WHALES IN THEIR SIGHTS
By MEGAN KINNINMENT
BYRON Bay author Di Morrissey has called for a boycott on Japanese products following the announcement that Japan intends to hunt the endangered humpback whale.
Japan has signalled plans to ask the International Whaling Commission to extend its quota of 440 minke whales killed each year to include humpback whales.
Whale lovers have branded the move as inhumane, saying it would push the humpbacks back to the brink of extinction as well as threaten the lucrative whale-watching industry.
Yesterday Di Morrissey, the patron for the Southern Cross University Whale Research Centre, described the move as 'intolerable'.
"I say to people let's do whatever we can to stop it," she said.
"Boycott Japanese products, whatever it takes."
Ms Morrissey described the reasons given by Japan for the hunt as 'unnecessary and unscientific'.
"It's a money-making exercise, that's all," she said.
"We may even lose our Migaloo (the rare albino humpback regularly seen in Australian waters)."
Researchers at the SCU Whale Research Centre warn any resumption of humpback whaling would have a drastic result on current humpback populations.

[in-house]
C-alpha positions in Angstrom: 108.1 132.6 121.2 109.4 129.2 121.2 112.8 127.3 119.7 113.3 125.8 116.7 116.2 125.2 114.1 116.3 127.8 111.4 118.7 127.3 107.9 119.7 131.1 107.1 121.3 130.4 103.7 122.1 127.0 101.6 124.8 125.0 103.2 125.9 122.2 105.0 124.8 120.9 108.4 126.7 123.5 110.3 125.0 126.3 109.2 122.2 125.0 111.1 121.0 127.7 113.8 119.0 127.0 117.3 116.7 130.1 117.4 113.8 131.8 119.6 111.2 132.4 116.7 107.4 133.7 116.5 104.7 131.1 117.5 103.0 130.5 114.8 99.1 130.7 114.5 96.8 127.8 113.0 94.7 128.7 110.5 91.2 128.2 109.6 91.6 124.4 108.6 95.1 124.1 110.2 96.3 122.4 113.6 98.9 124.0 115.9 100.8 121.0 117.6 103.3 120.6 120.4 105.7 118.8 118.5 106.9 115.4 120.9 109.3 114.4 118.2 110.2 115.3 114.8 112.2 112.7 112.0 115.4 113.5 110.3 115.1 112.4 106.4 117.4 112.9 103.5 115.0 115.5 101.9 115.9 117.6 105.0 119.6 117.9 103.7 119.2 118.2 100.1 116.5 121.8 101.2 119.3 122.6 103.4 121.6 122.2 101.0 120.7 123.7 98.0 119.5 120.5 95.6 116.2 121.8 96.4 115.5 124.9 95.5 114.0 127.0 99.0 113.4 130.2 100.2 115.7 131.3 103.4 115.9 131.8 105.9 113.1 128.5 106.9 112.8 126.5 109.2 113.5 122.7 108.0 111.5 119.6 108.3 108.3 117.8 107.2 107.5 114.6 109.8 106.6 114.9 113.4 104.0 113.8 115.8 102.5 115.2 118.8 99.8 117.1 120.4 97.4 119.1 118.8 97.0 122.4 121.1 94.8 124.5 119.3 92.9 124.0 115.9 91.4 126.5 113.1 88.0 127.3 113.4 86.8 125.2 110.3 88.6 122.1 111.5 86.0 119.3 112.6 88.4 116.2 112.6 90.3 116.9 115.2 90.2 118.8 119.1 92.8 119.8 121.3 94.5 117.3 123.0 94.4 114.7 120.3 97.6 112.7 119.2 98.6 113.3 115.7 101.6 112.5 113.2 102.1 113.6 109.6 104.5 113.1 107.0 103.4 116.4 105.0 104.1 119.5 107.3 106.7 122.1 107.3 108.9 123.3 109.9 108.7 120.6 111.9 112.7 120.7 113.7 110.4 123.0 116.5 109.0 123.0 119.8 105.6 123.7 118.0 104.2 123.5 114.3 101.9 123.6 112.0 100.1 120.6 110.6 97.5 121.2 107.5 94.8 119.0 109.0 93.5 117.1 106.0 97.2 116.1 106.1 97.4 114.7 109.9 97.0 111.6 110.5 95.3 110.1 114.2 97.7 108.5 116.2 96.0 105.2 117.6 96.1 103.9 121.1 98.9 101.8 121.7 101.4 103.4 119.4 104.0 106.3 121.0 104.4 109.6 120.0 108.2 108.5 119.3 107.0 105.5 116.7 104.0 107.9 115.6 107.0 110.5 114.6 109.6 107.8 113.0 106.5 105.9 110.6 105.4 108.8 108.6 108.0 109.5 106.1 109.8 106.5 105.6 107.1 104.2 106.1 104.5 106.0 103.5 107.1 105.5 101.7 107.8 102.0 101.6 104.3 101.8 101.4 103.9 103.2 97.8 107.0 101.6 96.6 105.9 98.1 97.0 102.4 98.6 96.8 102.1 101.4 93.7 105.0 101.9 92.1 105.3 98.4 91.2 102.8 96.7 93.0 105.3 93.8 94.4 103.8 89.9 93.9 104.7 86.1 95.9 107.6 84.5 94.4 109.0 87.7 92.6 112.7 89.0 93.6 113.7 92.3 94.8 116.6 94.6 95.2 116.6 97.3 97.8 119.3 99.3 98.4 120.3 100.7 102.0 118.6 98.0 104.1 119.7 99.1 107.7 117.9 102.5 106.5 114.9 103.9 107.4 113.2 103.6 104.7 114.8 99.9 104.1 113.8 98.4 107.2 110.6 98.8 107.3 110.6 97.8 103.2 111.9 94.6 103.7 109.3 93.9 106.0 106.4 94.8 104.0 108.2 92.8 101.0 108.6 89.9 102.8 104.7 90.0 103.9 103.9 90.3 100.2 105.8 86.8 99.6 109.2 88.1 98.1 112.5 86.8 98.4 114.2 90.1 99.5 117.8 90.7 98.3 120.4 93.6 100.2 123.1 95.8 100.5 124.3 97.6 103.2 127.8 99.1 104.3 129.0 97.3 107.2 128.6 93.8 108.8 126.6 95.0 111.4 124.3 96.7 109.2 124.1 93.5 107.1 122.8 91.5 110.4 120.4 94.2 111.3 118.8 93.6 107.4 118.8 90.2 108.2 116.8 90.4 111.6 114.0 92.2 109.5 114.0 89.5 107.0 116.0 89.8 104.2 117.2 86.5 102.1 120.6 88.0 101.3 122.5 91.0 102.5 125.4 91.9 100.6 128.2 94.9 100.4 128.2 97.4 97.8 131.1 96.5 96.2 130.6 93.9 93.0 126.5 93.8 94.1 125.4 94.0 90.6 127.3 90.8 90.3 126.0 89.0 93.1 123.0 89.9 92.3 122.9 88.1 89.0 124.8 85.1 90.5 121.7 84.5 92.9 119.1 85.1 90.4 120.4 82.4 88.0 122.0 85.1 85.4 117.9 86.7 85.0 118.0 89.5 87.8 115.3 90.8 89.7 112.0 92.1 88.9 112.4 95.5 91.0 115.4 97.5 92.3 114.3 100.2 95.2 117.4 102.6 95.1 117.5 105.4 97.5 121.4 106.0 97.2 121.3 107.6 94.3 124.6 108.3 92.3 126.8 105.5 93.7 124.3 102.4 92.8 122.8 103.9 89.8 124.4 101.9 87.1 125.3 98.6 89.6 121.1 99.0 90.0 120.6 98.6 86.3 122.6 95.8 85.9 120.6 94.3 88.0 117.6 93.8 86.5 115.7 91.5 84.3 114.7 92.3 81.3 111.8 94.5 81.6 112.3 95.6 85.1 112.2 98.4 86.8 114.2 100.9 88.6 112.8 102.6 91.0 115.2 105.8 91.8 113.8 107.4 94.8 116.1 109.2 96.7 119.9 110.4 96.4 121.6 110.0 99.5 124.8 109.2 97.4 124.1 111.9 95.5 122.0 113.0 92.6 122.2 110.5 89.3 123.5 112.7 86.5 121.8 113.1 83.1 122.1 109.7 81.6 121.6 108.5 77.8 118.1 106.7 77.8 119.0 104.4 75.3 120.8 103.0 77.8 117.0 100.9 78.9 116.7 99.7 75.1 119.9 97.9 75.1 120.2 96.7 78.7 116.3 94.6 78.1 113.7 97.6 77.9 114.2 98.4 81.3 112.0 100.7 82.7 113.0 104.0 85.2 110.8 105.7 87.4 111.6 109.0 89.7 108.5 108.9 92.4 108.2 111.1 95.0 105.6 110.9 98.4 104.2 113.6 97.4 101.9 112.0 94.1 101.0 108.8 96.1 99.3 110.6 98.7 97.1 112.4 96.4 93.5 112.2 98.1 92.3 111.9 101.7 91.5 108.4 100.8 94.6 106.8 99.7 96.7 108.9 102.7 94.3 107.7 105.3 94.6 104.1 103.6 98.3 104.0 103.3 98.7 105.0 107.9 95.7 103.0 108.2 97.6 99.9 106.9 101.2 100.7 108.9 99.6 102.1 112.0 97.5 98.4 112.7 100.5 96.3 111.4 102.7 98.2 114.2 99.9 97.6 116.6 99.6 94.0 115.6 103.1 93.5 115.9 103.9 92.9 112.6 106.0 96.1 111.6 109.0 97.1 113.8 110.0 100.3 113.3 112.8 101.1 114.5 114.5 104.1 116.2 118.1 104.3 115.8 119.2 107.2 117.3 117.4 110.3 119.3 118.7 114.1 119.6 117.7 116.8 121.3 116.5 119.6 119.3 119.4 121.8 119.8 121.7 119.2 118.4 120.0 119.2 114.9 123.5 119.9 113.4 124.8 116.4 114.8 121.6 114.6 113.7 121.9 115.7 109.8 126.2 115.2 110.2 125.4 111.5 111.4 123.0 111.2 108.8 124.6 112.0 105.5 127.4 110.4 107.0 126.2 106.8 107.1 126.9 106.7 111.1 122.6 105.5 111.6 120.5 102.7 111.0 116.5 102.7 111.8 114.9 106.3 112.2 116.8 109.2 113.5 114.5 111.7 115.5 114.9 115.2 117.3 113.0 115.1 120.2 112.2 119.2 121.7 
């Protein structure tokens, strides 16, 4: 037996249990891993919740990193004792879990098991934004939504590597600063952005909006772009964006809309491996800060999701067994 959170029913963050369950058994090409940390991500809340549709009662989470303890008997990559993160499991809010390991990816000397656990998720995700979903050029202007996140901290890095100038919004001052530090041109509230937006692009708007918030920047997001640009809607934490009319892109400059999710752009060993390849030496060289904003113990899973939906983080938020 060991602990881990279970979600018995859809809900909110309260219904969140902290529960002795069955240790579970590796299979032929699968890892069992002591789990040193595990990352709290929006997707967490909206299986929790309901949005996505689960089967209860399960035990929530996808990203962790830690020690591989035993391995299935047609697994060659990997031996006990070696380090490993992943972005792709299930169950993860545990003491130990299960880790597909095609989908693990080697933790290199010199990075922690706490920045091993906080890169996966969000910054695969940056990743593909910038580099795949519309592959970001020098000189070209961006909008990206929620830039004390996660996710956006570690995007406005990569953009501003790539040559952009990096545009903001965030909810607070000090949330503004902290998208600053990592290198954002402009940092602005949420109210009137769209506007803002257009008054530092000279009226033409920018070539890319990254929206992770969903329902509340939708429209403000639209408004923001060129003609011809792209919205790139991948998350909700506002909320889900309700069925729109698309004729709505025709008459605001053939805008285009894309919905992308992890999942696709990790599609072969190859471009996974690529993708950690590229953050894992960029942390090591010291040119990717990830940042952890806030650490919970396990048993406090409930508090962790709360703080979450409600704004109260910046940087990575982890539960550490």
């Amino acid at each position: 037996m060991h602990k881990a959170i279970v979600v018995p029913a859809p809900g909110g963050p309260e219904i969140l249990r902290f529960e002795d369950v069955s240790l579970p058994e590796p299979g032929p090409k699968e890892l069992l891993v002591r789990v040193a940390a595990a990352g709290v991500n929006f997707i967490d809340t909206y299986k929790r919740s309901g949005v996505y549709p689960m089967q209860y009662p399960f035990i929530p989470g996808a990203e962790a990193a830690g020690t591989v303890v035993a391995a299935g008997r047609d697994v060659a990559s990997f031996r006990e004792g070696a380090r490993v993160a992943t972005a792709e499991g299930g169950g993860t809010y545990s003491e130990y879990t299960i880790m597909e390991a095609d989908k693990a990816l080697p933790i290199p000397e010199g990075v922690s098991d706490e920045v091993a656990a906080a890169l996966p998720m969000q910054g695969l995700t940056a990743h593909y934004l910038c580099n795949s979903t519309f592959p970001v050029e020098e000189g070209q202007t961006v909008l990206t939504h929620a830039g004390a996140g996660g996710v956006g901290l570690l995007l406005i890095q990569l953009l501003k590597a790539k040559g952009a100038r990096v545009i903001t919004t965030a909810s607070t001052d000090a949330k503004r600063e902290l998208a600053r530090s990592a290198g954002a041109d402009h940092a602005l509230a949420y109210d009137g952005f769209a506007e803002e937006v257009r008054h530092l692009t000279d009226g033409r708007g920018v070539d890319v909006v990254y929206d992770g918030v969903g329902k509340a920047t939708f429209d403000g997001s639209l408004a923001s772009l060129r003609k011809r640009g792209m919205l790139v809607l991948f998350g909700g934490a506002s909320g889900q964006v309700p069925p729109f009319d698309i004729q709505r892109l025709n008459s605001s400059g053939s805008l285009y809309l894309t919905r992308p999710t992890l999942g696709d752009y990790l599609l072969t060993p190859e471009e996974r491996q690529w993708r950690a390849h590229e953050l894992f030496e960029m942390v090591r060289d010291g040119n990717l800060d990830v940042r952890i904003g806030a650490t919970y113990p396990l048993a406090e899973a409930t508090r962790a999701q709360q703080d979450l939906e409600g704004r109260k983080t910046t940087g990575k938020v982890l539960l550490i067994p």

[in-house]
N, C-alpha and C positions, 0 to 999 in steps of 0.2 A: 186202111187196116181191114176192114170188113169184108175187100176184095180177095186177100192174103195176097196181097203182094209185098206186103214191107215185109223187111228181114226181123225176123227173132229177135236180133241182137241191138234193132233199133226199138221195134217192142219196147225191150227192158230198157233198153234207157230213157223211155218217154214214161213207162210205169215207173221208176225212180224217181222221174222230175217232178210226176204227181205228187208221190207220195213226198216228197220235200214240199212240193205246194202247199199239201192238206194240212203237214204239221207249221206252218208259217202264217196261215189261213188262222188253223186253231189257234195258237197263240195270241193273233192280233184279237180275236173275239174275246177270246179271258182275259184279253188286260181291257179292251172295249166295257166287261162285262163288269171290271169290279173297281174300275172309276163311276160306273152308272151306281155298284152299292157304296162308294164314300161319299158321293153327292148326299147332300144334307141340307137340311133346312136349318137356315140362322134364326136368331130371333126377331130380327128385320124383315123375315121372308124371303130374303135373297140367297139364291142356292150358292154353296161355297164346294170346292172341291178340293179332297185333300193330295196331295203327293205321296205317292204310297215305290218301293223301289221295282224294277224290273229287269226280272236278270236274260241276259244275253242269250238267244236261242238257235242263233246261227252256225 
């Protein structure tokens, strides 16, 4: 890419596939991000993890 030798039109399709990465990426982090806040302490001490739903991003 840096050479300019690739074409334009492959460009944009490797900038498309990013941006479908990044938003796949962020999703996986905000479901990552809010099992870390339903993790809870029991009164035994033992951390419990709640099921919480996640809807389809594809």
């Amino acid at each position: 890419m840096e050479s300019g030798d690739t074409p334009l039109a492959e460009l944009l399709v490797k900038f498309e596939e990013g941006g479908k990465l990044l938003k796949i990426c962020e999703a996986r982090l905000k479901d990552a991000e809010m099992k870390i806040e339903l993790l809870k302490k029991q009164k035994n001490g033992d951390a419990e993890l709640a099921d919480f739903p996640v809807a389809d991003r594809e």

"The humpback population that migrates up and down the East Coast of Australia is only now showing signs of ongoing increase, but has still not recovered from the impacts of whaling last century," SCU whale research director, Associate Professor Peter Harrison, said.
From an estimated population of 20,000 to 30,000 prior to whaling, humpbacks were on the brink of extinction when whaling ceased in the 1960s, with populations falling to between 200 and 500, Prof Harrison said.
"The latest estimate puts the population at around 7000 and growing at 11 per cent each year," he said.
Prof Harrison said the humpbacks could be pushed back to the brink as the older whales were hunted.
"They are the most important whales in ensuring the population increases because these large, sexually-mature whales are the ones producing calves each year.
"It's a totally depressing scenario," he said.
Resumed whaling would also threaten Australia's important whale-watching industry which contributes about $300 million to our economy, Prof Harrison said.
As well as fewer whales to be seen, the hunting could also threaten the industry through changes in the whale's behaviour once they start to recognise that a boat travelling to- wards them is not full of loving sightseers, but men with harpoon guns.
"We might have some serious implications with aggressive behaviours," Prof Harrison said.
The SCU Whale Research Centre advises any one concerned over the plight of the humpback whale to write to the Federal Government, and Prime Minister John Howard, reminding him of Australia's opposition to lethal whaling.
"Japan's scientific research questions are largely invalid and they could do it without killing the whales," Prof Harrison said.
"They could take skin sam- ples after the whale has shed them, just as we do."